Wrigley Field Renovation Update: Pictures, Timeline, and Opening Day

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Wrigley Field Renovation Update: Pictures, Timeline, and Opening Day

Chicago Cubs News

respect wrigleyA rumor made the rounds for a couple hours last evening that Wrigley Field – as in, the entirety of it, not just the bleachers – might not be ready in time for Opening Night, and the Cubs were scrambling for a last minute Plan B involving U.S. Cellular Field.

If you didn’t see the rumor (I didn’t discuss it, because it didn’t quite sound right to me), you didn’t miss much. Cubs VP of Communications and Community Affairs Julian Green quickly said this to Carrie Muskat: “Even a goat would tell you this reaches an absolute new low for Wrigley rumors. All is proceeding well and we look forward to Opening Night at Wrigley Field.”

Be assured: with 10 days to go before Opening Night, even there was even a scintilla of a chance that the Cubs would not be able to play at Wrigley Field, Green isn’t making that statement with such confidence. And, if you needed any further confirmation, look no further than today’s announcement that Fall Out Boy would be performing at Wrigley before the Opening Night game.

Wrigley Field will be open, the Cubs will play the Cardinals there, and I will look longingly at the uncompleted bleachers from somewhere in the upper deck.

All that said, there may be another delay to the timeline, according to team Chairman Tom Ricketts, who said at a luncheon yesterday that the renovation may require an additional (fifth) offseason now (Sun-Times). That shouldn’t delay any of the major fan amenities or player amenities, but it could mean things like the press box and hotel, according to the Sun-Times, take a year longer.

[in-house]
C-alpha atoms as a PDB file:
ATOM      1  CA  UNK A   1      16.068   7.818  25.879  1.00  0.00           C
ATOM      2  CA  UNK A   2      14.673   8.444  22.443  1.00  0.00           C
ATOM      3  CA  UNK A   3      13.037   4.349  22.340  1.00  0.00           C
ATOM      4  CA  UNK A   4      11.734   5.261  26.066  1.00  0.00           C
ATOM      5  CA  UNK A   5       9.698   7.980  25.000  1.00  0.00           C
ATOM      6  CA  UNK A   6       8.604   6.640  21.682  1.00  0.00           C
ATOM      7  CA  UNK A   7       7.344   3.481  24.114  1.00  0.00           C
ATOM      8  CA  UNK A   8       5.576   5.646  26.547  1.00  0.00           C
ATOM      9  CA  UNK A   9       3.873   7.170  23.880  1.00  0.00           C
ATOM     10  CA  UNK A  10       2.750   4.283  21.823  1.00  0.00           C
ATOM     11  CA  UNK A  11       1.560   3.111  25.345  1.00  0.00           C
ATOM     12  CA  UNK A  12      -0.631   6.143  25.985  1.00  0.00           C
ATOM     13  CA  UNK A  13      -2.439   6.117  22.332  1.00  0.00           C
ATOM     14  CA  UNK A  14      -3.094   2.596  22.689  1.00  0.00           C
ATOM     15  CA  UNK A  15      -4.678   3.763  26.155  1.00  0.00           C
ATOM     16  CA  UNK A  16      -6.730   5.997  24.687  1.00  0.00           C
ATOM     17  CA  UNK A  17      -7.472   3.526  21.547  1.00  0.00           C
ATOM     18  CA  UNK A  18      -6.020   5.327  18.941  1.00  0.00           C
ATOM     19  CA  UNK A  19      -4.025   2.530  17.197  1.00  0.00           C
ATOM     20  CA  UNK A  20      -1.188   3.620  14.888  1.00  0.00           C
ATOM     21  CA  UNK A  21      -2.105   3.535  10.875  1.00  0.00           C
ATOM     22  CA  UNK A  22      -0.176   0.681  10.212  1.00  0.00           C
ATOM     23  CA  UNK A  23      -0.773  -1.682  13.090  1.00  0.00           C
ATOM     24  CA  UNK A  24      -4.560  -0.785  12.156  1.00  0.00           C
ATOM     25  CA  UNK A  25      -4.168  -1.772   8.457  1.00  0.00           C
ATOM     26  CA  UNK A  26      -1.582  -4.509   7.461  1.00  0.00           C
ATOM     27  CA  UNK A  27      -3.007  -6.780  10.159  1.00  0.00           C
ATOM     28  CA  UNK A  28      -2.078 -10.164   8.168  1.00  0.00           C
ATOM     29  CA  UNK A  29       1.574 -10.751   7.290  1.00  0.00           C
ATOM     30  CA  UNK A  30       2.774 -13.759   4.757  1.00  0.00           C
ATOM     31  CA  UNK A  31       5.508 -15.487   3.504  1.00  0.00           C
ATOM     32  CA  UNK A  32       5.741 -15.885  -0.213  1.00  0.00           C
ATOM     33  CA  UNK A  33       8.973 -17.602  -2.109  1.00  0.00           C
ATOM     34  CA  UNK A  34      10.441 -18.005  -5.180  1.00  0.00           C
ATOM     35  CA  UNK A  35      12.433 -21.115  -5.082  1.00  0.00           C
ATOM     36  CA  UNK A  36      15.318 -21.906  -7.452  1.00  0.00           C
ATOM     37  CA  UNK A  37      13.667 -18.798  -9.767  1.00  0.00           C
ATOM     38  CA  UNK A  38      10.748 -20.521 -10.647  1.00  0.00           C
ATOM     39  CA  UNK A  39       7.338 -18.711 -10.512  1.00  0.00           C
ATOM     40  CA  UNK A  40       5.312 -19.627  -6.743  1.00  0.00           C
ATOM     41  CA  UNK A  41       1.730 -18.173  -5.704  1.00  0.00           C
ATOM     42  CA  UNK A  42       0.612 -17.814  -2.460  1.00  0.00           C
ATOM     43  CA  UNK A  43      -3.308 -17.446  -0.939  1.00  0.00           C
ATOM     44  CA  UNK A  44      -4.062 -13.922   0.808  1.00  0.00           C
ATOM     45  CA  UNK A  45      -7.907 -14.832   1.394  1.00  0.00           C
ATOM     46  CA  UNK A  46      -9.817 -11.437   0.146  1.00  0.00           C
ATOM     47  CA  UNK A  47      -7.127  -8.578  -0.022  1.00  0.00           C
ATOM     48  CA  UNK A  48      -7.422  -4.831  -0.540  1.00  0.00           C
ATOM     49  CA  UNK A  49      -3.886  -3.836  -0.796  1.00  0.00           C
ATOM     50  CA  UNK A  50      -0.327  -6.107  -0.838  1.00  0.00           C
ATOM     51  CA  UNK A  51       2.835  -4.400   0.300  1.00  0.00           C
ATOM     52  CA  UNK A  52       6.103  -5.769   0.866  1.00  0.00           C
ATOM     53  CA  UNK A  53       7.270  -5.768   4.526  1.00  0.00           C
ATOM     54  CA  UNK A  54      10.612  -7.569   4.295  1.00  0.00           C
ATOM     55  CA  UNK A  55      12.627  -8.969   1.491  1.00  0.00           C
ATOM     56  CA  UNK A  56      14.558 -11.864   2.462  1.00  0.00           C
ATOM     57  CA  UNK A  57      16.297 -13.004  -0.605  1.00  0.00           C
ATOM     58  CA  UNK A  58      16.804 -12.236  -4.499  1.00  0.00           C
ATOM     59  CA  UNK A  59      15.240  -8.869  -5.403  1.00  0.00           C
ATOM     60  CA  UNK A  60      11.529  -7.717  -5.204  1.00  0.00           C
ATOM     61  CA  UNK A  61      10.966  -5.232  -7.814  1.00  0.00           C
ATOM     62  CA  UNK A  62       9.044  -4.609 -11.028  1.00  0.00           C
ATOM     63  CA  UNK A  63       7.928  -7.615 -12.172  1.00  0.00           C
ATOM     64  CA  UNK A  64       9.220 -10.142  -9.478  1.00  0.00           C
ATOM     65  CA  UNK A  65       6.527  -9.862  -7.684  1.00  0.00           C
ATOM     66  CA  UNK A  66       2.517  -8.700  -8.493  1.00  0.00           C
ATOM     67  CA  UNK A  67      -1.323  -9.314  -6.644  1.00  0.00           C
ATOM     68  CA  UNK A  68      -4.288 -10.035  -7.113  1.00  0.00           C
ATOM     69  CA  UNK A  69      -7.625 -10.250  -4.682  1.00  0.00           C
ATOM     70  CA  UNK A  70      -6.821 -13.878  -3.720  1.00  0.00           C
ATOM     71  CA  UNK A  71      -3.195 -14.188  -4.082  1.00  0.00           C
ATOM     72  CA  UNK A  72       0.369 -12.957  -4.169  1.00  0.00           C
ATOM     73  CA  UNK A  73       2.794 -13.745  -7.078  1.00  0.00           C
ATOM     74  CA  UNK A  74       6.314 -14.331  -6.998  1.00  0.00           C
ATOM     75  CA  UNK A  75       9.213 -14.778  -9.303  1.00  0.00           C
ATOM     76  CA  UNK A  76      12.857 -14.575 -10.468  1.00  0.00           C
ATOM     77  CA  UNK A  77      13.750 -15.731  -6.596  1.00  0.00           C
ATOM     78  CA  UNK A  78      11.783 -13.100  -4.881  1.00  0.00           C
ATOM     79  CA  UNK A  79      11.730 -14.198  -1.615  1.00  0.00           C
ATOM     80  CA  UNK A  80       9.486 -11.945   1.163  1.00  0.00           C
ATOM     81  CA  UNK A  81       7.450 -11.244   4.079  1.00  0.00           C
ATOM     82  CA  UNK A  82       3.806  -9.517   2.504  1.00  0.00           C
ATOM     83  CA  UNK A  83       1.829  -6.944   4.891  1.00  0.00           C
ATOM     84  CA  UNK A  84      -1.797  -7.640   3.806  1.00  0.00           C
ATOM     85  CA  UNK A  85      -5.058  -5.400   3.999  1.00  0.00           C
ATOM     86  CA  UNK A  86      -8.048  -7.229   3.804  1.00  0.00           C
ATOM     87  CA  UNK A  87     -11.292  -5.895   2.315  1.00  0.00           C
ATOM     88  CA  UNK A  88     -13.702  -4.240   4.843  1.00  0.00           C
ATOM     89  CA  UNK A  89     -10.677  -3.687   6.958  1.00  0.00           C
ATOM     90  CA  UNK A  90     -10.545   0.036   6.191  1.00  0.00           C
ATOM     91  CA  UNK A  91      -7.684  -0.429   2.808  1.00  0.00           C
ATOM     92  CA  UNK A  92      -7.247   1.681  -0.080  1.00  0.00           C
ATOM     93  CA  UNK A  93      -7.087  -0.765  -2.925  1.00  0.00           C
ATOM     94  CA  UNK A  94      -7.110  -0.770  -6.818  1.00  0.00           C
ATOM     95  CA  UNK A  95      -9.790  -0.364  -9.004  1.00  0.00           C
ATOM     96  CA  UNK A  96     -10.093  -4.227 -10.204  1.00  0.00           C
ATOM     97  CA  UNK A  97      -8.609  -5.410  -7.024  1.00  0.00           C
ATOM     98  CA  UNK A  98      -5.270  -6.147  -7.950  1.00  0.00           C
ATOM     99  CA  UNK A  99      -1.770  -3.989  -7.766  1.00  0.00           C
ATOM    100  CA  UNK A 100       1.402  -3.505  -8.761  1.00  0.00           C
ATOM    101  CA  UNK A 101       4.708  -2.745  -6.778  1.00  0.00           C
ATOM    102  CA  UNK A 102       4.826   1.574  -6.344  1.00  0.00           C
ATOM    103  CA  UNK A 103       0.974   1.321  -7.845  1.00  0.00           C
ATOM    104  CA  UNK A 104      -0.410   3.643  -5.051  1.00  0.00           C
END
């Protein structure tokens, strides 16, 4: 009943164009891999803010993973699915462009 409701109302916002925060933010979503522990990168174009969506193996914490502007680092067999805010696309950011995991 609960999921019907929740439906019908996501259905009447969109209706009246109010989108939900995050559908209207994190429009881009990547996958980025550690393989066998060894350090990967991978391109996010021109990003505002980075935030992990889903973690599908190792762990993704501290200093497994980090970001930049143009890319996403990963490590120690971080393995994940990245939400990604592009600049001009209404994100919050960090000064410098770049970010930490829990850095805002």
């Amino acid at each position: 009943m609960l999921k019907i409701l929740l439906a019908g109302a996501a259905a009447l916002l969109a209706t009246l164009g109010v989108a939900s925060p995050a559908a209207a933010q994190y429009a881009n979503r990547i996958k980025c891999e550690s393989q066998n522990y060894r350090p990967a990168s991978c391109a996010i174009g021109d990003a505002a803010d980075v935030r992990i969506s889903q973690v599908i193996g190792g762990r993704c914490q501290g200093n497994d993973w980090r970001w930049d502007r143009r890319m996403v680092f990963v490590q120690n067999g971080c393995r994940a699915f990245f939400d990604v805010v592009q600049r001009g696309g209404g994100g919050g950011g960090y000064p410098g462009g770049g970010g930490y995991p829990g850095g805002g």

If you’ve followed the renovation process closely, you may vaguely recall that the plan was originally for a five-year plan, but, when the Cubs lost a year thanks to the wrangling with the City, neighborhood, and rooftops, they worked out a way to complete things in four years (so that the original completion date was in place). Now, if a year is tacked on to the end of the plan, it would actually look more like the original five-year plan … but a year later because of the original delay. Make sense?

In any case, back to the matter at hand: getting Wrigley in shape for Opening Night, and getting those bleachers ready by May 11 (left and center fields) and by June (right field).

The latest visuals from The Friendly Confines (and those two excellent Twitter accounts have many more pictures):




Author: Brett Taylor

Brett Taylor is the Editor and Lead Writer at Bleacher Nation, and you can find him on Twitter at @BleacherNation and @Brett_A_Taylor.